The route has also not been without controversy. Just before the project was awarded to Mobilinx, Metrolinx cut a downtown loop — approximately two kilometres of track around Square One — reducing the ease of access to the city’s downtown core.
The removal of the loop was protested by members of Mississauga council leading up to the 2019 federal election. Ontario justified the severing of the track because of the rising cost estimates.
Stephen Wickens, an independent transportation researcher in Toronto, believes this loss will be felt by commuters who will need to walk further to stations in the city’s centre.
“Those would have been among the most valuable stations on the line. How well the line connects for pedestrians who get off on Hurontario and have to walk into the densest area of Mississauga is going to matter, and lots of people form their travel habits based on how comfortable the connection is when the weather is bad,” Wickens told The Pointer.
A 2020 report from Ontario’s Auditor General revealed cuts to the trains servicing the line also occurred earlier than the annexing of the loop in late 2019.
In 2018, the number of vehicles set to run along the route dropped from 43 to 28, marking a serious impact on future service delivery and dramatically reducing the convenience. Cutting the trains means wait times at peak hours will increase 50 percent. Riders would previously have waited five minutes between trains during peak times — they now face a seven-and-a-half minute wait.
Renderings above showcase a futuristic idea of what Ottawa (top) and Toronto’s LRT will look like.
(Renderings from Infrastructure Ontario)
The COVID-19 pandemic hit the pause button on a myriad of government efforts as resources were shifted to tackle the unprecedented public health crisis. The Province assures The Pointer that the Hurontario LRT was not one of those projects pushed to the backburner.
“Large transit projects are complex to deliver and unpredictable risks can impact the completion date. To help mitigate these impacts, every aspect of construction has a schedule tied to it and teams review these schedules on a regular basis,” Law said.
At any given time, Law says there are between 150 and 400 people working on the Hurontario LRT day and night.
“Mobilinx is in the final stages of the utility upgrading and replacement,” Law stated in an email. “This work is done first to prepare for the changes in the roadway. Next year, Mobilinx will begin to construct the rail guideway in the middle of the road, with installation of new road surfaces to follow.”
Lanes of traffic have been reduced along Hurontario. Currently workers are digging a tunnel underneath the GO train tracks near Port Credit Station.
(Natasha O’Neill / The Pointer)
According to a December press release, relocation of watermains and storm sewer lines along the LRT’s route in Brampton is now underway.
Hurontario Street is one of the most active roadways in Mississauga, running straight through the city centre. The four lanes allow thousands of vehicles to pass through everyday and act as a key artery connecting to the GTA’s 400-series highways.
Recently, Mobilinx issued a safety reminder to carefully drive through construction zones and to be polite to workers attempting to do their job.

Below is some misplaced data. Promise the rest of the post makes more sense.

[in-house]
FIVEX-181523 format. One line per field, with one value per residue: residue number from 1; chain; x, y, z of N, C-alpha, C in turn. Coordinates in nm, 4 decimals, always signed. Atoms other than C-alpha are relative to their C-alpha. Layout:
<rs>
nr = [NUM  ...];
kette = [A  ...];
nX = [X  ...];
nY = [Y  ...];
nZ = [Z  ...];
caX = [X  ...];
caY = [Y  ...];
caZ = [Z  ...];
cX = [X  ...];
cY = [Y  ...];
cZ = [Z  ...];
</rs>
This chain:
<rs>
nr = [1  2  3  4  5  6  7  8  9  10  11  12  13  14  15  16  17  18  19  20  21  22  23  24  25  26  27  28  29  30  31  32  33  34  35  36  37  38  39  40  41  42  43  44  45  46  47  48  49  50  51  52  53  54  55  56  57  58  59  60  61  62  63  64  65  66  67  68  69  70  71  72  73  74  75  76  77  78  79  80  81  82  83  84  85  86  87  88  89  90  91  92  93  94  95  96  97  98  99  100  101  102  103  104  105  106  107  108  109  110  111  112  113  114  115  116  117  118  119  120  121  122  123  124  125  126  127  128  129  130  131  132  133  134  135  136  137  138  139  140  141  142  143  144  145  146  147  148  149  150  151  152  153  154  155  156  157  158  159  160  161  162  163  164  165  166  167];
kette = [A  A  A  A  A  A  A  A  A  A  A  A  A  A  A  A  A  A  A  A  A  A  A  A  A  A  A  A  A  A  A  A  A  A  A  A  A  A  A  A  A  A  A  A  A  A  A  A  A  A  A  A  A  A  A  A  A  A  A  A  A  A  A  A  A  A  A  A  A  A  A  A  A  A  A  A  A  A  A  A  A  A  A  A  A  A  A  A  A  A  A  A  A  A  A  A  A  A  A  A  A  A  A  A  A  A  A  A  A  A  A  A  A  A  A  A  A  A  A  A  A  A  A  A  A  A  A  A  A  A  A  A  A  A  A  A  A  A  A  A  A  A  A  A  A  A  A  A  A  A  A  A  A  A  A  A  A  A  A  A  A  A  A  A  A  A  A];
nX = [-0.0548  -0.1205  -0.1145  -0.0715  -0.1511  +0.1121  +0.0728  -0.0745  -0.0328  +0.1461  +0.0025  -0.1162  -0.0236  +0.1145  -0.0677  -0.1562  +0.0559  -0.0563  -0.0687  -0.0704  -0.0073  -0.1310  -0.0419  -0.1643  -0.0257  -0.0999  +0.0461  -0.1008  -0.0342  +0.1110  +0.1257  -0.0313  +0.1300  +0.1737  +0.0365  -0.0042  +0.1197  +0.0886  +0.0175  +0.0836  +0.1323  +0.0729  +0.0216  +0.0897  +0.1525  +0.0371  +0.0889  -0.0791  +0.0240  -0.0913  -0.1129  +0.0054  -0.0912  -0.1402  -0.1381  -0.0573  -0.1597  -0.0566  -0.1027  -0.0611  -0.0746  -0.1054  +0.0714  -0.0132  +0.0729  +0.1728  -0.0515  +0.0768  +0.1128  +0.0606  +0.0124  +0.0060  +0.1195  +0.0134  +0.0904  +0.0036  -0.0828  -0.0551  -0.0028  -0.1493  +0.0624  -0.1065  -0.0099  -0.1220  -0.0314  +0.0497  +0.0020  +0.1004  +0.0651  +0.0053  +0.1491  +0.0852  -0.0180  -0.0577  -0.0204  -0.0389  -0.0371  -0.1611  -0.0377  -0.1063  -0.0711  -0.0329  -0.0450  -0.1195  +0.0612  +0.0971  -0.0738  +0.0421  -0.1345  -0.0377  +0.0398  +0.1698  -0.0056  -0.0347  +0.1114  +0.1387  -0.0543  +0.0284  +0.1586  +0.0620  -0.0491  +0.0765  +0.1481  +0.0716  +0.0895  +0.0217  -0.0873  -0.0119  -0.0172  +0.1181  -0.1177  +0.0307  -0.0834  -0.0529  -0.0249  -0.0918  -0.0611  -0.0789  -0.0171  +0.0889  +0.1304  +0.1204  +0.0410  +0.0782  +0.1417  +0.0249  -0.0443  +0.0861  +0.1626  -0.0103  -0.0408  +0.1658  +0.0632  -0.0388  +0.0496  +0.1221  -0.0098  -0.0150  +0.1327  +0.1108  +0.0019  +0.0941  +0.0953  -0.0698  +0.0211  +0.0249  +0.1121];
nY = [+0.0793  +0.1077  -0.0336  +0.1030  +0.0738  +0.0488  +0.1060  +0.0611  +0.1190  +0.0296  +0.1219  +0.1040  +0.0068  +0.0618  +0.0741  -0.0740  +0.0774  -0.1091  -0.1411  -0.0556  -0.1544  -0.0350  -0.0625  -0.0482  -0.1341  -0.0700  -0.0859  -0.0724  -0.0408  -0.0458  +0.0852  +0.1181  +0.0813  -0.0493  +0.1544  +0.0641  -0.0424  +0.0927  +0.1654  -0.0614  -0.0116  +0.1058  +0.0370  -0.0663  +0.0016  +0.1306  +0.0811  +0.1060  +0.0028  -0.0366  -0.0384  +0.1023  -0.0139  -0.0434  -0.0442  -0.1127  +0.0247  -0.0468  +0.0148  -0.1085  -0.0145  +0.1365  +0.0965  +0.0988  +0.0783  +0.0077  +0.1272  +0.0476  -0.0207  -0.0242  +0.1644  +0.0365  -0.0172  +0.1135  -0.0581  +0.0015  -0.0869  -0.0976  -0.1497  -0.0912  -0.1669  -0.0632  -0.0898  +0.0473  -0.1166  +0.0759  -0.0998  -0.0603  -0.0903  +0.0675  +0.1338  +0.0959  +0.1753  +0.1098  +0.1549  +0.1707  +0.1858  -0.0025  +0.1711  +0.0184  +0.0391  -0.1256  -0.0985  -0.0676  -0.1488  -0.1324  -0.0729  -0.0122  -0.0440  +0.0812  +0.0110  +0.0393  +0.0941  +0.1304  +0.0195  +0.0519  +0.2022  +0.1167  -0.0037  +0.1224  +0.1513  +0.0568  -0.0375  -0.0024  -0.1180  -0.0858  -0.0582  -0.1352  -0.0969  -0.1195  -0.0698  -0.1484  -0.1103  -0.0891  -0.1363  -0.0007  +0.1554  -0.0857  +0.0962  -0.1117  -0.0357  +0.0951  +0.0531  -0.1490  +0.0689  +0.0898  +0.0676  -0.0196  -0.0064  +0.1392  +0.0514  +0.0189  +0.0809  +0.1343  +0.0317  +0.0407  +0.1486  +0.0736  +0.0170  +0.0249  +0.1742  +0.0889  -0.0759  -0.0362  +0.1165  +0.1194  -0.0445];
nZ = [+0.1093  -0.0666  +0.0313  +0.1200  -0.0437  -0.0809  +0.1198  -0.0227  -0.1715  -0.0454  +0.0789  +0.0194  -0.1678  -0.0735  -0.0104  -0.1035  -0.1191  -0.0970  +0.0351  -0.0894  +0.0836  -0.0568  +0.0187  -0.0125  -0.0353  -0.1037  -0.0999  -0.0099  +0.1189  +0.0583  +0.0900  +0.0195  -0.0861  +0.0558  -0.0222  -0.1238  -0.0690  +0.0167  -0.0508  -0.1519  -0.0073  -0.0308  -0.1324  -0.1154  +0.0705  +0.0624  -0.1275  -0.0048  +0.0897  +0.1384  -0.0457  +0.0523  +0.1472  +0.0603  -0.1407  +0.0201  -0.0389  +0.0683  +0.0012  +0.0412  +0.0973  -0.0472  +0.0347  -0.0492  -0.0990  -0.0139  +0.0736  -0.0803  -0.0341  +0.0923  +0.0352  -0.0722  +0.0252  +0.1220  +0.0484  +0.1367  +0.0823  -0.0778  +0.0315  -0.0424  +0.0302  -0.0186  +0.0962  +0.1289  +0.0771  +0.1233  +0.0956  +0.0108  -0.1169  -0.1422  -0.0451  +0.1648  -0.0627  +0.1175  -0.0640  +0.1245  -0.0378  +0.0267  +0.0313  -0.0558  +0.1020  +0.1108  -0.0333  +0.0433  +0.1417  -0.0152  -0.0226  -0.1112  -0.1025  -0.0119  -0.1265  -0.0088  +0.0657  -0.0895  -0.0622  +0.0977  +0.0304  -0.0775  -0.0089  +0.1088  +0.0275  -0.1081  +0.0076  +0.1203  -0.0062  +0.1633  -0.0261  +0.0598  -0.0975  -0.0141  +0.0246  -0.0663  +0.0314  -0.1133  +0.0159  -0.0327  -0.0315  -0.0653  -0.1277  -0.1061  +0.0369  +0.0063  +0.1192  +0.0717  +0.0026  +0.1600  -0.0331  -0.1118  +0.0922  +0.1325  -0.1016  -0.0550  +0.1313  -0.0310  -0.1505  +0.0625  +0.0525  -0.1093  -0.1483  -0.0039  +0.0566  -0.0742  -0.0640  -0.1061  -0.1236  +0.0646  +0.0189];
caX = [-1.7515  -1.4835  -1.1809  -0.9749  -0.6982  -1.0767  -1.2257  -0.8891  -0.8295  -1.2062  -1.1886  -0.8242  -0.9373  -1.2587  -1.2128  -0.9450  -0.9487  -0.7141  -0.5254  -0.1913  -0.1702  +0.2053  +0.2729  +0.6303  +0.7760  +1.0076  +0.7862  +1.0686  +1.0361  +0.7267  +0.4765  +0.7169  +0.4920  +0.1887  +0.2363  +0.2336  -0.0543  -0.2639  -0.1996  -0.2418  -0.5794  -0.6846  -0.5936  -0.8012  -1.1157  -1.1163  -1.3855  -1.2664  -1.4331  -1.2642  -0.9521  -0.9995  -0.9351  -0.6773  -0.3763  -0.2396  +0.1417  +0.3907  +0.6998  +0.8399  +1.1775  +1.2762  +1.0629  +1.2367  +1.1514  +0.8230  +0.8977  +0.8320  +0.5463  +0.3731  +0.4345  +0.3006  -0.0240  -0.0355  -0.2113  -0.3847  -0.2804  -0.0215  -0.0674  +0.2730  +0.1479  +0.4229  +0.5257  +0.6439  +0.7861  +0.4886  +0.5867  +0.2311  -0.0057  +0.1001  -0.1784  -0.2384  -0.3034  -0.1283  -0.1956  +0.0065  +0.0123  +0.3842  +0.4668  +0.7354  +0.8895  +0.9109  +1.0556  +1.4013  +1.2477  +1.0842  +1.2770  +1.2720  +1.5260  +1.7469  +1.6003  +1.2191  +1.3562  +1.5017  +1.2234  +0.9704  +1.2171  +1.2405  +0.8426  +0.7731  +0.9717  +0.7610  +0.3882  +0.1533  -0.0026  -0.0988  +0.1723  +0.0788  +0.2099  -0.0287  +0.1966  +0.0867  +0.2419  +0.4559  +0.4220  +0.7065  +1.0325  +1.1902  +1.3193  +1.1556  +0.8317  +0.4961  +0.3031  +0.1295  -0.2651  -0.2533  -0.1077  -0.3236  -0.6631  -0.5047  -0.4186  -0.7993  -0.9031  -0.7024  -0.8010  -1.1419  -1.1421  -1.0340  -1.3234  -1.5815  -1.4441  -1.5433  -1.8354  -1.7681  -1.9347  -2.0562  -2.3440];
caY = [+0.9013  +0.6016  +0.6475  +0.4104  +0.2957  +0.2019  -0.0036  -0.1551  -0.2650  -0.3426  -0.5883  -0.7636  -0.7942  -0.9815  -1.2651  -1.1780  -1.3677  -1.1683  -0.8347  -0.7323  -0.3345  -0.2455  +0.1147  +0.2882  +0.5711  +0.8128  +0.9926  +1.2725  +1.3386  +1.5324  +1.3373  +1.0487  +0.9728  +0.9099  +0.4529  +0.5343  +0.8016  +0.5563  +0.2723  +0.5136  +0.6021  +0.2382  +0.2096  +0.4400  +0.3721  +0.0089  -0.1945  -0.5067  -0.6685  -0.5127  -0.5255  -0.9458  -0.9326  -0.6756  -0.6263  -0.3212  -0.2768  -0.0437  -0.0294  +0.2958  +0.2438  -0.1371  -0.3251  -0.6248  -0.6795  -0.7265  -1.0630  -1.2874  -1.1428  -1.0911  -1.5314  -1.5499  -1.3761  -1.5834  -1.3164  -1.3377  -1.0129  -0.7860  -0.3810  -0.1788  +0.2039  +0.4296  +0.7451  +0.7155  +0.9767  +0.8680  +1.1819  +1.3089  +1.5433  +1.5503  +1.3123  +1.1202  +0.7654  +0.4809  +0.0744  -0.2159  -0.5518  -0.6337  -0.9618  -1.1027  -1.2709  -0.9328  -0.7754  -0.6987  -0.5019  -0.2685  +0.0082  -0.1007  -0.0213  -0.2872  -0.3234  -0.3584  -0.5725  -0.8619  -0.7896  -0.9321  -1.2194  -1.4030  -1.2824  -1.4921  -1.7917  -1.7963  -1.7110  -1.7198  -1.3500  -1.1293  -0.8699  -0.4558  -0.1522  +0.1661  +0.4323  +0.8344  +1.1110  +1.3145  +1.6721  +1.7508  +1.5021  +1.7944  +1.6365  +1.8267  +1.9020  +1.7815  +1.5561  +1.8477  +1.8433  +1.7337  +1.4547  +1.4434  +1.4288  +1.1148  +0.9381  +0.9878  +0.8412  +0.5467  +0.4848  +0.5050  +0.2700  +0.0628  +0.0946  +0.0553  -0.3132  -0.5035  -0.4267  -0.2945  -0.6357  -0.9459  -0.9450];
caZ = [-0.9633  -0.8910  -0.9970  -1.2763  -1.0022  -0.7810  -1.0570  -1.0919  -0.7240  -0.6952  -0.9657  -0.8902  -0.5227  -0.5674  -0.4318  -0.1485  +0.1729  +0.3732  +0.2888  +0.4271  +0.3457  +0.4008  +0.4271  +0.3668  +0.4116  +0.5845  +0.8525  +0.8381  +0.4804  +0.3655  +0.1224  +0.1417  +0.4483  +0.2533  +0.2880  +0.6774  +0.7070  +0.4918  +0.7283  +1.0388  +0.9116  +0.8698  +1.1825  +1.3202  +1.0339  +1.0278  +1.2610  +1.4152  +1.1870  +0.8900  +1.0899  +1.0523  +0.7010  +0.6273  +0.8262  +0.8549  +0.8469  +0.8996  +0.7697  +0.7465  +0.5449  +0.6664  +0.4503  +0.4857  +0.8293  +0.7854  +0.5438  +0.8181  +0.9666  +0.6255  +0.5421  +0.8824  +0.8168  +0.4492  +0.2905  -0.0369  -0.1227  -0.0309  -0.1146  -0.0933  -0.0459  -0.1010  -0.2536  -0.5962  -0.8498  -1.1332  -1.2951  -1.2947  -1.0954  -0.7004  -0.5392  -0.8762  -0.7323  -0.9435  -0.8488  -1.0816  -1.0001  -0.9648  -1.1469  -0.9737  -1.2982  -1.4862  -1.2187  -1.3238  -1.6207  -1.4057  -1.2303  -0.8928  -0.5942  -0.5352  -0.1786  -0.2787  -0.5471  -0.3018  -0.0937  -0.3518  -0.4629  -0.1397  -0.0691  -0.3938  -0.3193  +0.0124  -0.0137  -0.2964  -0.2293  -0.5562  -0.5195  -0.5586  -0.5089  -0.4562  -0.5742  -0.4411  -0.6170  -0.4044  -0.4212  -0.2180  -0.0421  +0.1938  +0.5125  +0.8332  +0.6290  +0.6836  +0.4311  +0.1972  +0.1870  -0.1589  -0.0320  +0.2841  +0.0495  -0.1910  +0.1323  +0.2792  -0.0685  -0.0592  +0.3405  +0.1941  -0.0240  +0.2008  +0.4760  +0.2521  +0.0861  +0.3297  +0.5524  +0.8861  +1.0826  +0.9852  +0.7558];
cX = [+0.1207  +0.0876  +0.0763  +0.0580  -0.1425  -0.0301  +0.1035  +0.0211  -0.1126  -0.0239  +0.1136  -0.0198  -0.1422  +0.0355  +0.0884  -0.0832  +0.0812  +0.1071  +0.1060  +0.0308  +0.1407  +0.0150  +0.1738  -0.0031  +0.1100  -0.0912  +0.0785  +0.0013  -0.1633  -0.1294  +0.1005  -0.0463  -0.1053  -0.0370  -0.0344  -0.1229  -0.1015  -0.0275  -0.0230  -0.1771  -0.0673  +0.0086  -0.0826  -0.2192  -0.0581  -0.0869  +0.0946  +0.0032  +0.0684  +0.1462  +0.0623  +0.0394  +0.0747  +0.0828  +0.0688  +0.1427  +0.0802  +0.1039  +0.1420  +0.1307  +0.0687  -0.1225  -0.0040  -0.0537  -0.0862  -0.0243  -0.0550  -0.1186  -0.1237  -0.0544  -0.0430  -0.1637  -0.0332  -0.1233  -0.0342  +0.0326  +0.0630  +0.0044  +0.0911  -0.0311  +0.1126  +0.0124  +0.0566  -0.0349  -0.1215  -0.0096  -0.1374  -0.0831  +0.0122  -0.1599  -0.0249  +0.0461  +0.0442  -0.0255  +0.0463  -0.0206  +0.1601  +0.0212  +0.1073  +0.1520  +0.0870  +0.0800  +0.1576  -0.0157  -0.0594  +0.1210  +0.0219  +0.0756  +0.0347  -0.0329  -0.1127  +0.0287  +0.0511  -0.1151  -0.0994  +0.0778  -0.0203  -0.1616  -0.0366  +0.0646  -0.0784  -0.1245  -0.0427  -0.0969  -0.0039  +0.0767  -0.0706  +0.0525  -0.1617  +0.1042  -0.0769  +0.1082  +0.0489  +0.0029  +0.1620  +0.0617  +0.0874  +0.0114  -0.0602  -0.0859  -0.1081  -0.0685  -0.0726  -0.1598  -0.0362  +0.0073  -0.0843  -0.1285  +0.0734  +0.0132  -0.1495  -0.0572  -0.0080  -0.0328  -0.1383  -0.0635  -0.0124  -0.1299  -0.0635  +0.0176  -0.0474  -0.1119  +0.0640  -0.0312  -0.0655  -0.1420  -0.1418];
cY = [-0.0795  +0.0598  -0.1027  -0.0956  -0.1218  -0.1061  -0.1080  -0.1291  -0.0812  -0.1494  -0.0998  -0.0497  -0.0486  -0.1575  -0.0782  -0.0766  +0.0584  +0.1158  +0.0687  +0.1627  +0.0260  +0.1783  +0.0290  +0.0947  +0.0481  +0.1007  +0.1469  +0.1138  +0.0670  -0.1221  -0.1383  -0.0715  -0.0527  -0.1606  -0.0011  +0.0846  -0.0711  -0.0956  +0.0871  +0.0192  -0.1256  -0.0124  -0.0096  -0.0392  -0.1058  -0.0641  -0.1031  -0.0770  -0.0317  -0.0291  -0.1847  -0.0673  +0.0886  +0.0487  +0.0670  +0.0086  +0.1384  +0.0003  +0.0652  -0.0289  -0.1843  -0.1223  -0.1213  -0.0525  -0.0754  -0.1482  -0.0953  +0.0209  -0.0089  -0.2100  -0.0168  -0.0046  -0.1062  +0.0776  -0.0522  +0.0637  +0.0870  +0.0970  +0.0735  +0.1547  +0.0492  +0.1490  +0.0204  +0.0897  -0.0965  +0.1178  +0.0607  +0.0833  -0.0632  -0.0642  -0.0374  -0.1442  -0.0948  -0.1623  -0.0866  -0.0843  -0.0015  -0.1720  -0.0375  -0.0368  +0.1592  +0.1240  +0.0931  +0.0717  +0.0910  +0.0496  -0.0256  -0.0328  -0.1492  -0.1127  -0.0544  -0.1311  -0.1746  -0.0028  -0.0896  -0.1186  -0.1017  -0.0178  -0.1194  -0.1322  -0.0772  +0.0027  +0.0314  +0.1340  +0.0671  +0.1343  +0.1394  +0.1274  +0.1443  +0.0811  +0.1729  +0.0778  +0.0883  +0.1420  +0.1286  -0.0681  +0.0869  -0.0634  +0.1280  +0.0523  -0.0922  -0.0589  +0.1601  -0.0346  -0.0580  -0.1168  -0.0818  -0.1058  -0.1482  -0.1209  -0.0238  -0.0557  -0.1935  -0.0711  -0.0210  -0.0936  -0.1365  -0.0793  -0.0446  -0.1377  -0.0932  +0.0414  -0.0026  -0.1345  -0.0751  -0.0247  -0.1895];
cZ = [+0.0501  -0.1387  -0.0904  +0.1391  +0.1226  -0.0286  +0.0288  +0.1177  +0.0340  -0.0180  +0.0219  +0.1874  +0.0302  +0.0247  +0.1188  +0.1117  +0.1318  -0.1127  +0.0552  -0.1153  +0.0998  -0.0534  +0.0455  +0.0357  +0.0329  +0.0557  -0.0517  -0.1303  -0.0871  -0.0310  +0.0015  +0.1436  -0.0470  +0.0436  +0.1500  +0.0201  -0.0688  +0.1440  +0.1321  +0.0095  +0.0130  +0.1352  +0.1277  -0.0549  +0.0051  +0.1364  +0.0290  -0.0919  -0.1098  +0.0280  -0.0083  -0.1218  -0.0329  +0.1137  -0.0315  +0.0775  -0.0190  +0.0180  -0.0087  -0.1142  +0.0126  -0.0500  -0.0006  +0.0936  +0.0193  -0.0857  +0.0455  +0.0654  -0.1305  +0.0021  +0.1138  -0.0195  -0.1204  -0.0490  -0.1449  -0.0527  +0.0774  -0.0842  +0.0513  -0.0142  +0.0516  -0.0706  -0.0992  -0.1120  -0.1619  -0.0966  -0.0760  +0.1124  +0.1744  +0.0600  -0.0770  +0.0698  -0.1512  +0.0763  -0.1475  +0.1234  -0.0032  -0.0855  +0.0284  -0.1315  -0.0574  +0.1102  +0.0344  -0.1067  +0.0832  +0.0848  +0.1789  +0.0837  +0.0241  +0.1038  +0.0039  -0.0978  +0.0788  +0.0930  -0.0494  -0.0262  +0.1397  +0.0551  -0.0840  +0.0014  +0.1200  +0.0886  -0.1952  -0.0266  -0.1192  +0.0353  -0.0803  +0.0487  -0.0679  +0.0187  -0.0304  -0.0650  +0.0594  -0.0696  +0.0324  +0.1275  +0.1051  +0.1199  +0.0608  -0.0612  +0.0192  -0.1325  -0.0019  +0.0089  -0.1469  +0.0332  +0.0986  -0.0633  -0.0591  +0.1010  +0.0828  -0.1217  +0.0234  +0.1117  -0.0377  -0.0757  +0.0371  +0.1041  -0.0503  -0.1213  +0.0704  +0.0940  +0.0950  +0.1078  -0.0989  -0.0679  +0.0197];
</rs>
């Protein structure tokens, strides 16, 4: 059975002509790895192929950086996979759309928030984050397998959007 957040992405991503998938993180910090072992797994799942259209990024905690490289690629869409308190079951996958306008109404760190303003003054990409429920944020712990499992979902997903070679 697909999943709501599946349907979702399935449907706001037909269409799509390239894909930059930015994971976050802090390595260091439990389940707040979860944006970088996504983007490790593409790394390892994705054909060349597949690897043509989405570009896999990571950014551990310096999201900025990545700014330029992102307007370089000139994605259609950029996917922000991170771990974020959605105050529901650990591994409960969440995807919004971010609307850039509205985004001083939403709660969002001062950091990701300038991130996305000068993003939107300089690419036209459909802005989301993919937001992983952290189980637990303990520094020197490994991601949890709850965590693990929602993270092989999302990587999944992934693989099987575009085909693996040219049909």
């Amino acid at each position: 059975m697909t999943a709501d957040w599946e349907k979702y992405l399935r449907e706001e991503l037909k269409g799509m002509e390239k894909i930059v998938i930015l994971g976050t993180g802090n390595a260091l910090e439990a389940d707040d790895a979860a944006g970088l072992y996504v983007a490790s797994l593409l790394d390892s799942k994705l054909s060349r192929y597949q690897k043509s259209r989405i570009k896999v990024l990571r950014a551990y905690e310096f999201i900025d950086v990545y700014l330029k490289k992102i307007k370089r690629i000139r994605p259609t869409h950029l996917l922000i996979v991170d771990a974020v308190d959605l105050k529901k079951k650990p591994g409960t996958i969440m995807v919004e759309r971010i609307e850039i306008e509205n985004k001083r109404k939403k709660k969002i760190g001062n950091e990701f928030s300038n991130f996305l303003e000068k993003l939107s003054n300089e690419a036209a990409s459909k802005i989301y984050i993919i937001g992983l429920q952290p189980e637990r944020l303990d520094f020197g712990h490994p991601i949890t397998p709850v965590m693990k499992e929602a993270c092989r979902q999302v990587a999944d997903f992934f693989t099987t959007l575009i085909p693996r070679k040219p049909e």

“The transit agency acknowledges construction can be frustrating, but there’s no excuse for verbally or physically harassing anyone simply trying to do their job,” Mobilinx stated in a press release put out after road rage incidents that saw construction workers along the route threatened.
To mitigate impacts felt on commuters and safety of crews, construction will continue throughout the night when necessary. This allows crews to block off sections of the road, shut off utilities as needed, and ensure the project sticks to its quickly approaching deadline.
Temporary bus platforms have been constructed to allow transit operatations to continue along the route while the LRT is being constructed.
(Natasha O’Neill / The Pointer)
The completion of the LRT will mark a large step toward Mississauga’s goal of becoming a transit oriented city. Two bus rapid transit systems on Lakeshore Road and Dundas Street will also contribute to this vision. The completed system needs to offer seamless connections and ease of access in order to compete with the convenience of personal vehicles if the City wants to encourage people to ditch them.
“Creating a pedestrian-focused environment is essential for transit to succeed overall in suburban locations,” Wickens told The Pointer. “Slowing down cars and creating more opportunities for pedestrians to comfortably cross the road can be a hard sell politically when the local electorate is heavily car dependent.”
As construction on the first few phases nears completion, those living closest to the project will notice a few bald spots along the route. To allow for road widening, or sidewalks and multi-use trails to run parallel to the route, a number of trees will be removed.
“The contractor must produce an arborist report and associated tree inventory plans for municipal review,” Joe Perotta, director of the LRT office at the City of Mississauga told The Pointer in an email. “As part of the project agreement, the contractor must follow the City’s municipal standards as they pertain to tree assessments, protection, and replacements where trees will have to be removed.”
New trees will be planted primarily along the LRT route, but some may need to be placed on other properties owned by the City.